Ask the Right Questions When Making a Midlife Career Change

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Thomas Szasz, a psychiatrist and contrarian thinker, once said, the self is not something that one finds. It is something one creates. This is very good career change advice indeed!

View career change as the norm

Studies show that people change jobs and even careers as much as 7 to 10 times during their working life. I myself am a case in point. Much of my career has been devoted to teaching and writing in many different contexts, but I've also worked in business and done freelance educational consulting at the corporate level.

I've taught English as a second language at many different settings: high school, college and university. I've trained ESL teachers both in the classroom and through distance education. I've written over a half dozen textbooks for language learning. Many were best sellers. Other career changes include working for an e-learning company, an educational publisher in a management position, and a small merger and acquisitions company.

The quest for new and meaningful work at midlife has become the norm. Experiencing midlife career change and seeking career change advice is a growing trend for many people in the 45 to 75 age bracket. Many are not retiring in the traditional sense. Some are looking to start new businesses. For some baby boomers there is what Marc Freedman calls an "encore career." He describes the growing trend among baby boomers to develop a new career that is both fulfilling and financially rewarding.

Have a supportive network

Sure, I've taken risks. I've had many worthwhile experiences, but it hasn't always been a garden of roses. I've had successes as well as failures. I've had to readjust my bearings on many occasions.

What has helped me keep on track in finding new enriching and fulfilling professional experiences? It helps to have a caring business coach, a network of friends and colleagues in similar situations, and a loving, patient, supportive wife.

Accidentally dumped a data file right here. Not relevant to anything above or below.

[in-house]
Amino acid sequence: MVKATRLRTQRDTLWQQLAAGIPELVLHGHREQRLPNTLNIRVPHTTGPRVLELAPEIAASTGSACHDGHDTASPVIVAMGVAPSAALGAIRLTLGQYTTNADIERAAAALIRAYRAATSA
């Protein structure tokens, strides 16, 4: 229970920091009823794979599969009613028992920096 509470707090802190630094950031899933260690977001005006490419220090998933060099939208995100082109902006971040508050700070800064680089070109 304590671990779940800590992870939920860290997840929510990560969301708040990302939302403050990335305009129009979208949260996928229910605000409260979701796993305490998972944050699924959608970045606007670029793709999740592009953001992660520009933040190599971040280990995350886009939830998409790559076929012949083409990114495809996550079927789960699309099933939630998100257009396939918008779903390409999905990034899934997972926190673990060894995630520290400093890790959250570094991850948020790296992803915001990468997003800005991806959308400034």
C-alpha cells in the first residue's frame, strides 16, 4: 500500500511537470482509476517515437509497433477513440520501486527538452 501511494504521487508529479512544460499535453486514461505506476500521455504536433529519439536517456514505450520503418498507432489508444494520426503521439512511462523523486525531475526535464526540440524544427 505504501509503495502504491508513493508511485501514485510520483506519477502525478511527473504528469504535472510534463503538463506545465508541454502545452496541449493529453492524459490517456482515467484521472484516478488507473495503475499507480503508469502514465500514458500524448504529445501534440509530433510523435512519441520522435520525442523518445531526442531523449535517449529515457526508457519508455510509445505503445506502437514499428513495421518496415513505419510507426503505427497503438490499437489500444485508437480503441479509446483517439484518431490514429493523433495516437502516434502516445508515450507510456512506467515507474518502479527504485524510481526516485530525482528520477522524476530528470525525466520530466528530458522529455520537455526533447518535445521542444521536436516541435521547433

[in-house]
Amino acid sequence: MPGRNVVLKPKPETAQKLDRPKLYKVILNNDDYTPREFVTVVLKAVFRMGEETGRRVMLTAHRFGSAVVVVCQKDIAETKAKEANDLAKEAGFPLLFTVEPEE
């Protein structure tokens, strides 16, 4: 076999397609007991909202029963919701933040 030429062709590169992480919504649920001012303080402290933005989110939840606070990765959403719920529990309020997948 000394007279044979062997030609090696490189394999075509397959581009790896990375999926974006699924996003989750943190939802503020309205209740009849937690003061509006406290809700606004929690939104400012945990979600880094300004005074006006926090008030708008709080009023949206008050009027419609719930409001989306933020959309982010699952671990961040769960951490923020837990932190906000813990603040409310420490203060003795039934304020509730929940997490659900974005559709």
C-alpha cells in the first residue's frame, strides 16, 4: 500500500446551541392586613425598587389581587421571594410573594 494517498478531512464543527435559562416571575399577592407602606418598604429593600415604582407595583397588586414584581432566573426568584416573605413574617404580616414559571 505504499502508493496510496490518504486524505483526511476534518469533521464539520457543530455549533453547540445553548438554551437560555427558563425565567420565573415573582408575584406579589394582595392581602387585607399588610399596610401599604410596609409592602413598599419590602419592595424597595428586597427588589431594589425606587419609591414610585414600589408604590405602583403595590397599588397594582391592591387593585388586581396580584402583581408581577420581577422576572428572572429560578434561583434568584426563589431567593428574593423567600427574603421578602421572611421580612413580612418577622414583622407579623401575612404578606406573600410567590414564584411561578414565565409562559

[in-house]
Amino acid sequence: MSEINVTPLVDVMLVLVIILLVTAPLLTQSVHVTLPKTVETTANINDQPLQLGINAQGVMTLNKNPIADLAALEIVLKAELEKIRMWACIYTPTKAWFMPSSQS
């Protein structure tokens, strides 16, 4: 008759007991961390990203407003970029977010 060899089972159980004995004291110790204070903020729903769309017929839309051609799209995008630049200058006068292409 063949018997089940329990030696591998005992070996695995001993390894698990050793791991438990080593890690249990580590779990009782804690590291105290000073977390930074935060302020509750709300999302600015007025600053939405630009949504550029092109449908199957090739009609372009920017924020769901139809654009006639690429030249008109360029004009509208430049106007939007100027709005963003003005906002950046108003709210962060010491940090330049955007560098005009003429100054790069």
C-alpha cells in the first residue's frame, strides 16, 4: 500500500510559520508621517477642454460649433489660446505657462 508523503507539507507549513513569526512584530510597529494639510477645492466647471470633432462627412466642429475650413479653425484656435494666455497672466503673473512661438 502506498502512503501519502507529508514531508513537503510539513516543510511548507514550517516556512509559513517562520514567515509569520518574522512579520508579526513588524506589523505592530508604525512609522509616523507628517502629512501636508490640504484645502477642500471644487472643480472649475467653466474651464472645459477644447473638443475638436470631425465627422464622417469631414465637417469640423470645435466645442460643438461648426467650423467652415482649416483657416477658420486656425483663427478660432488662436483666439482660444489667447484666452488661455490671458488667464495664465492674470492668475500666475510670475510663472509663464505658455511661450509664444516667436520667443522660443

Ask the right questions

Moving in the right direction, developing yourself, transforming your thinking takes a reflective stance. Ask yourself challenging questions. Take the necessary time to answer these questions. Be honest!

• Who are you?
• What's important to you?
• What are your dreams, hopes and aspirations?

• What do you want – really?
• Where do see yourself going?
• Where do you see yourself in one year, three years and 10 years?

• What options do you have?
• What possibilities do you see for yourself?
• Are you ready to reinvent your life?

Read some good books on the topic

If you're contemplating a career change, I recommend investing the time to read the classic book by Richard N. Bolles, What Color Is Your Parachute? and do the "flower exercise." There is no better way for understanding who you are at the present moment.

My colleague, Dr. Fred Horowitz, plunges into this exercise every few years as a way of reconnecting with himself. It's not good enough to start it. You have to complete it.

I also highly recommend the work of Ernie Zelinski, author of The Joy of Not Working . Offering his own unique formula, he takes an unconventional approach to career change by working less and enjoying yourself more.

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